A couple of weeks ago, Business Insider’s Josh Barro offered House Speaker Paul Ryan (R-Wis.) some compelling advice: “All Paul Ryan has left is his dignity, and he must not let Donald Trump steal it.”
For a variety of reasons, the Wisconsin congressman refused to listen, choosing instead to endorse Trump last week, even as the presumptive Republican presidential nominee was in the midst of several ugly controversies. Ryan may be one of the Beltway media’s favorite politicians, but his decision was costly: it rattled confidence in the Speaker’s integrity and judgment in ways he’s not accustomed to.
If the GOP leader thought he could start to restore his reputation today by focusing on his policy agenda, such as it is, this morning helped prove otherwise.
Speaker Paul D. Ryan on Tuesday called Donald J. Trump’s criticism of a Hispanic-American judge “the textbook definition of a racist comment” and said he “regrets” the remark. But Mr. Ryan also reiterated his support for Mr. Trump, the presumptive Republican presidential nominee, against Hillary Clinton.
Ryan seemed to anticipate reporters’ interest in Trump’s overt racism, and the Speaker didn’t hesitate to speak in categorical terms. “I disavow these comments – I regret those comments that he made,” Ryan said, adding, “Claiming a person can’t do their job because of their race is sort of like the textbook definition of a racist comment. I think that should be absolutely disavowed. It’s absolutely unacceptable.”
Ryan went on to say, “I do absolutely disavow those comments. I think they are wrong. I don’t think they are right-headed. And the thinking behind it is something I don’t personally relate to…. I’m not going to defend these kinds of comments because they are indefensible.”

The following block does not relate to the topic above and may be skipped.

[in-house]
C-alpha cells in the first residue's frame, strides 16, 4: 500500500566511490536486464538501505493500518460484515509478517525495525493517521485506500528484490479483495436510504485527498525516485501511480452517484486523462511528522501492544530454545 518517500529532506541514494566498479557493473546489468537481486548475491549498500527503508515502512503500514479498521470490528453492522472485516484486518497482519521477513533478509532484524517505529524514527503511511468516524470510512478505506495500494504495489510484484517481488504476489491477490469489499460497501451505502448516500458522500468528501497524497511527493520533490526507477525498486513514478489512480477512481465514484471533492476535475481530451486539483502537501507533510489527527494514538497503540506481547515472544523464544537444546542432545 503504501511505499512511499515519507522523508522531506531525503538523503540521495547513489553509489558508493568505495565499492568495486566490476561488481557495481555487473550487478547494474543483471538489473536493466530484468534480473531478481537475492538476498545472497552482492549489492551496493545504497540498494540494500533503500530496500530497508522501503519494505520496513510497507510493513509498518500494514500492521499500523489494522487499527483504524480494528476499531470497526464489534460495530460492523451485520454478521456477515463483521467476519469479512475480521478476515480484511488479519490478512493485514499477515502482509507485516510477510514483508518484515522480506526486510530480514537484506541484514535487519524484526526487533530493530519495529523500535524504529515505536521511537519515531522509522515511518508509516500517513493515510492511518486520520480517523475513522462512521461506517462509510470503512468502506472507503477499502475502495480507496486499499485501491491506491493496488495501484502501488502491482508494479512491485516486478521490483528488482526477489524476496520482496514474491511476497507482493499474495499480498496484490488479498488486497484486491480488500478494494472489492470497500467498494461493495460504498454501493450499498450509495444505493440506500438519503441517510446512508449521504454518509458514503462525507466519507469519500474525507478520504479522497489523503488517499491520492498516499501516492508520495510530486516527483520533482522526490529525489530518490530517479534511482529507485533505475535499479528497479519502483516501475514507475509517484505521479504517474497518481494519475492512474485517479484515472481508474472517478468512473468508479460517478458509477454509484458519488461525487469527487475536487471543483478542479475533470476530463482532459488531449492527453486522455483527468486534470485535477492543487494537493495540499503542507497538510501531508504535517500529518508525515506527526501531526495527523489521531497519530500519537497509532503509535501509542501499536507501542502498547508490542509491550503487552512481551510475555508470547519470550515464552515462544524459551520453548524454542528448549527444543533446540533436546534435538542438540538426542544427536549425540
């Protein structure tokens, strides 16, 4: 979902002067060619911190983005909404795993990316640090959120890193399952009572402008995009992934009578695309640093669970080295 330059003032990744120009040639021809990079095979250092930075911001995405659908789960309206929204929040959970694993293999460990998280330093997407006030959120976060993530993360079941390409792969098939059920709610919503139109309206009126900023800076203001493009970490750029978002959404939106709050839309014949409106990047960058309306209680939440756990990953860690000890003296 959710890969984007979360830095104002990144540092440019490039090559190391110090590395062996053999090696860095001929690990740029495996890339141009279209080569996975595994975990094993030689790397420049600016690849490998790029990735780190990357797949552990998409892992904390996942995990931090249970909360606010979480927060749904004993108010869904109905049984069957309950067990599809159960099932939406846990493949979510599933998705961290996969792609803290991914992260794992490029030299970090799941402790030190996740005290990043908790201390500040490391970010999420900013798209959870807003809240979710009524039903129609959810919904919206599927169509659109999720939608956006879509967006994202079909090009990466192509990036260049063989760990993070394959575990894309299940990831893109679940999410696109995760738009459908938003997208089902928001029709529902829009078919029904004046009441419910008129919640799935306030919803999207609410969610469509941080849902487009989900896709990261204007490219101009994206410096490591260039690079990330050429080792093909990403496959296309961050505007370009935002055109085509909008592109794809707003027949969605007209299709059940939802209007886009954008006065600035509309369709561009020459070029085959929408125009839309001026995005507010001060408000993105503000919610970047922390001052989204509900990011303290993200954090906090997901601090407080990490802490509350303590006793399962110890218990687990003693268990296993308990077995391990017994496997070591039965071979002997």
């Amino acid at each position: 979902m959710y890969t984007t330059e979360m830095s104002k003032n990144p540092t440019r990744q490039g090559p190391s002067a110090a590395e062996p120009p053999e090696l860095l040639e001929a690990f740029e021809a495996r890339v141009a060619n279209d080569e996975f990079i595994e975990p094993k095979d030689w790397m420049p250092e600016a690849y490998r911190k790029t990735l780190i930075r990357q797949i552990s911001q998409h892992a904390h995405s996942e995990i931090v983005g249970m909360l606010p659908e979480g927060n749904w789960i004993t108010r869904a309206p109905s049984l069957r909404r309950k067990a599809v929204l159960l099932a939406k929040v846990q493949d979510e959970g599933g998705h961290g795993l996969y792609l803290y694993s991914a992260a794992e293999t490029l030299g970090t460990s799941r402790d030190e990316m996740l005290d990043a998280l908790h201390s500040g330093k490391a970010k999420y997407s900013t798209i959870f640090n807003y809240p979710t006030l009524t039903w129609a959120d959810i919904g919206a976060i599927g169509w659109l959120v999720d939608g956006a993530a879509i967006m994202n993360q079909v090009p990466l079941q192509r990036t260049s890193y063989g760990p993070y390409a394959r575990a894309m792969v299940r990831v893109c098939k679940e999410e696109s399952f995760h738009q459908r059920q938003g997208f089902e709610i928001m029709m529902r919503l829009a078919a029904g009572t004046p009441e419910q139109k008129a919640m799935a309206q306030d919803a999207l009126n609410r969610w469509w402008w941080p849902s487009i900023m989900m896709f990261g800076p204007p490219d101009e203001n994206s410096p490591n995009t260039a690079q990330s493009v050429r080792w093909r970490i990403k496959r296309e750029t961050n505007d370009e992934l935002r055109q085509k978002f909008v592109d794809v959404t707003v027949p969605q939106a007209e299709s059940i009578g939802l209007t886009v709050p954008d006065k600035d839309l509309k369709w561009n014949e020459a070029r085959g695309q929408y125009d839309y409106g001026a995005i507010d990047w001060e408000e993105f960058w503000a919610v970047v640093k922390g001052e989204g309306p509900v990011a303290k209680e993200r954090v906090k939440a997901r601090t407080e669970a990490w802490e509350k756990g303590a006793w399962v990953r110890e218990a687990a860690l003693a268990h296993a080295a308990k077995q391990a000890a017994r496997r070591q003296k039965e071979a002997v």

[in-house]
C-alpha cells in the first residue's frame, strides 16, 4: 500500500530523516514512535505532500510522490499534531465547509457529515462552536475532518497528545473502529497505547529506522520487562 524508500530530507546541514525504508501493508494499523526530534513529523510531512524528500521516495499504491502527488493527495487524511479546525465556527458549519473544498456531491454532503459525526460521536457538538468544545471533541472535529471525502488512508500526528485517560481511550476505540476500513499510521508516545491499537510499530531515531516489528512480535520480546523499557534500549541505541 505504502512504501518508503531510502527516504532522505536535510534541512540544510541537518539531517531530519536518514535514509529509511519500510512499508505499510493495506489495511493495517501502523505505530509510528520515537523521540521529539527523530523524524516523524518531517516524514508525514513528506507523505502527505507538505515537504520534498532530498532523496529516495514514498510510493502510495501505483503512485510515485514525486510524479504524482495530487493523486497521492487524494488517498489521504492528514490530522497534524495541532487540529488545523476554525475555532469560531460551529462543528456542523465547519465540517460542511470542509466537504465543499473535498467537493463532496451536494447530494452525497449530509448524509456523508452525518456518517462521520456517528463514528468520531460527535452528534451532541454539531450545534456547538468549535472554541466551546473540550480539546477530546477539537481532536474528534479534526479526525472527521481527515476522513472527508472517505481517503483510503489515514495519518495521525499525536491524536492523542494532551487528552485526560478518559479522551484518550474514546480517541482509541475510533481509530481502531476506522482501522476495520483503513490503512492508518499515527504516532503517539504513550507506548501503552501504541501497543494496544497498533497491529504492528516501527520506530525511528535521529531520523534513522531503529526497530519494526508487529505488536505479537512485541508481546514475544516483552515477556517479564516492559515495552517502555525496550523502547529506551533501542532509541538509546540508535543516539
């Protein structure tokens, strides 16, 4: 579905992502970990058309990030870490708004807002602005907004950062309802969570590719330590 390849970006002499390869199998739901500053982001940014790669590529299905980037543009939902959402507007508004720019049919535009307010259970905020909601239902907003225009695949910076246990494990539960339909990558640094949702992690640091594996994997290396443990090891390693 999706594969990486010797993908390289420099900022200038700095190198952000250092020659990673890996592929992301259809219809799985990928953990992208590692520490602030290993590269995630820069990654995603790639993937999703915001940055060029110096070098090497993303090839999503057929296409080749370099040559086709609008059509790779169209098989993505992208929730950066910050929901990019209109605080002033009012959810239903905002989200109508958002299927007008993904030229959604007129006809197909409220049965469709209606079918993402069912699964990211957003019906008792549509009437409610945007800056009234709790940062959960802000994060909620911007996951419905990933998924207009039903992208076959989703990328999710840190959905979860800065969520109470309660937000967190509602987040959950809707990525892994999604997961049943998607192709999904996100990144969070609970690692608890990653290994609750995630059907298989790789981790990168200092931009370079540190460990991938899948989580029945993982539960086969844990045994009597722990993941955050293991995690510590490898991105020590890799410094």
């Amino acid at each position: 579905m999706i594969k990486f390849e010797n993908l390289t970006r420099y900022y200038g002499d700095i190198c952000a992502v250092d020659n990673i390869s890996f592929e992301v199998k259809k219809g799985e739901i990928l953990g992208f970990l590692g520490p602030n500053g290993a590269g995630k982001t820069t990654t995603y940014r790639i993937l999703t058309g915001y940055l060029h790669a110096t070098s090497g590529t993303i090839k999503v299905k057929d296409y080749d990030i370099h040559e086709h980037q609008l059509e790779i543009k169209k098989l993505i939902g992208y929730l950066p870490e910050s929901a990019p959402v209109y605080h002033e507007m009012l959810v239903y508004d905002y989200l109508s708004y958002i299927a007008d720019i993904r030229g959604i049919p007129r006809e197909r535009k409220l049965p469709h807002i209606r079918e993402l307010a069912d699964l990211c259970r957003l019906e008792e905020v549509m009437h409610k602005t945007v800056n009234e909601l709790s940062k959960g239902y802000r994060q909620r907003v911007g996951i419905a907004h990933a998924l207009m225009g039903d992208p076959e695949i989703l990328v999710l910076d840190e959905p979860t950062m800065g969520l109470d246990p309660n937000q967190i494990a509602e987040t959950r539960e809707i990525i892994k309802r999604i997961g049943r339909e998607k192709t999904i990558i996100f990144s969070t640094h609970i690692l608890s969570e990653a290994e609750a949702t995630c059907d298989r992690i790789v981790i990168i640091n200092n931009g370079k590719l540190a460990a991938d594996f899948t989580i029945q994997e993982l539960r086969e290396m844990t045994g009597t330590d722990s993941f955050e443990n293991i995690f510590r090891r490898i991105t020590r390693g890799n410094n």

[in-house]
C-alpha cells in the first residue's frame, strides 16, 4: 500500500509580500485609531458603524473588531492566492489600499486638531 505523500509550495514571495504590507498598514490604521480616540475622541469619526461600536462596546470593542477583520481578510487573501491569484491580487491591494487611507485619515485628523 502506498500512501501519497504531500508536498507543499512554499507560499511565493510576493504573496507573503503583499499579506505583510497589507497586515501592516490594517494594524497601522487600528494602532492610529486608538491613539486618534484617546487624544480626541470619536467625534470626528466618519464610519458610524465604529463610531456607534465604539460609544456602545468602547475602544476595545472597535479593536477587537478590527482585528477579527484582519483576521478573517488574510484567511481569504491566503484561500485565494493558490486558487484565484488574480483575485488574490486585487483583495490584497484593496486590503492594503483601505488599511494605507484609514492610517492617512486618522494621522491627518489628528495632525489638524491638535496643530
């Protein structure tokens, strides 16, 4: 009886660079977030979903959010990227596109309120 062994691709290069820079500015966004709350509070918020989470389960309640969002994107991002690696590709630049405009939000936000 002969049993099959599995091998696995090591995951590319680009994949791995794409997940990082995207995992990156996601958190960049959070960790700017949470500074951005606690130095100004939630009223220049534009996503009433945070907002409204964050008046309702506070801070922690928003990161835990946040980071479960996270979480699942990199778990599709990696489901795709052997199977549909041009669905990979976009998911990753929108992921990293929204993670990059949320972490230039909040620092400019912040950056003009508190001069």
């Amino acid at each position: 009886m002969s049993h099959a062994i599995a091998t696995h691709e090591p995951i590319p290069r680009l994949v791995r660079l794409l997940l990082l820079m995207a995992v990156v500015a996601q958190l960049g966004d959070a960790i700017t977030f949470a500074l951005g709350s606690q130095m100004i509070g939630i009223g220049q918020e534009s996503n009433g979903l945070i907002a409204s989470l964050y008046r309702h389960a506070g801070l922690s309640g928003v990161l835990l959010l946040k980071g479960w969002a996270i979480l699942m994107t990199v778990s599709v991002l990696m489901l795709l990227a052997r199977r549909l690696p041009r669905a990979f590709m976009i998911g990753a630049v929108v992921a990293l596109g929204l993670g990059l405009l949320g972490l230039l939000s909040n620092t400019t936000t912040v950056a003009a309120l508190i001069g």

And while all of that may seem quite encouraging, Ryan also said he intends to support Trump’s presidential campaign anyway: “[D]o I believe that Hillary Clinton is the answer? No, I do not.”
It doesn’t matter if Donald Trump peddles racism, the Speaker of the House wants voters to believe. What matters is electing a president who has an “R” after his name.
Ryan added during a radio interview soon after that he doesn’t believe Trump is a racist, but rather, someone who says racist things.
It prompted Jamison Foser to joke, “I’m not calling Ryan dumb, I’m calling this distinction dumb.”
Ryan’s use of the word “unacceptable” also jumped out at me. At the risk of sounding tautological, if the Speaker meant what he said in literal way, Ryan today condemned that which he cannot accept.
Except he can accept it. Ryan claims to have been bothered by Trump’s rhetoric, but in the next breath, Ryan also made clear he wants Trump to be the leader of the free world. That’s not an example of someone finding a candidate’s racism “unacceptable”; it’s the opposite.
As for the larger context, it’s worth revisiting The New Republic’s Brian Beutler’s recent piece on whether Ryan’s Trump endorsement will tarnish the Speaker’s reputation in ways he isn’t fully prepared for. “If you’ve built your public image on claims to ideological commitment and high-mindedness, a cyclical, structural corrective like this should shatter it,” Beutler noted.
It certainly didn’t help matters last week when Ryan said Trump’s racist outburst came “out of left field,” when the truth is Trump has been wading through these same bigoted waters for far too long.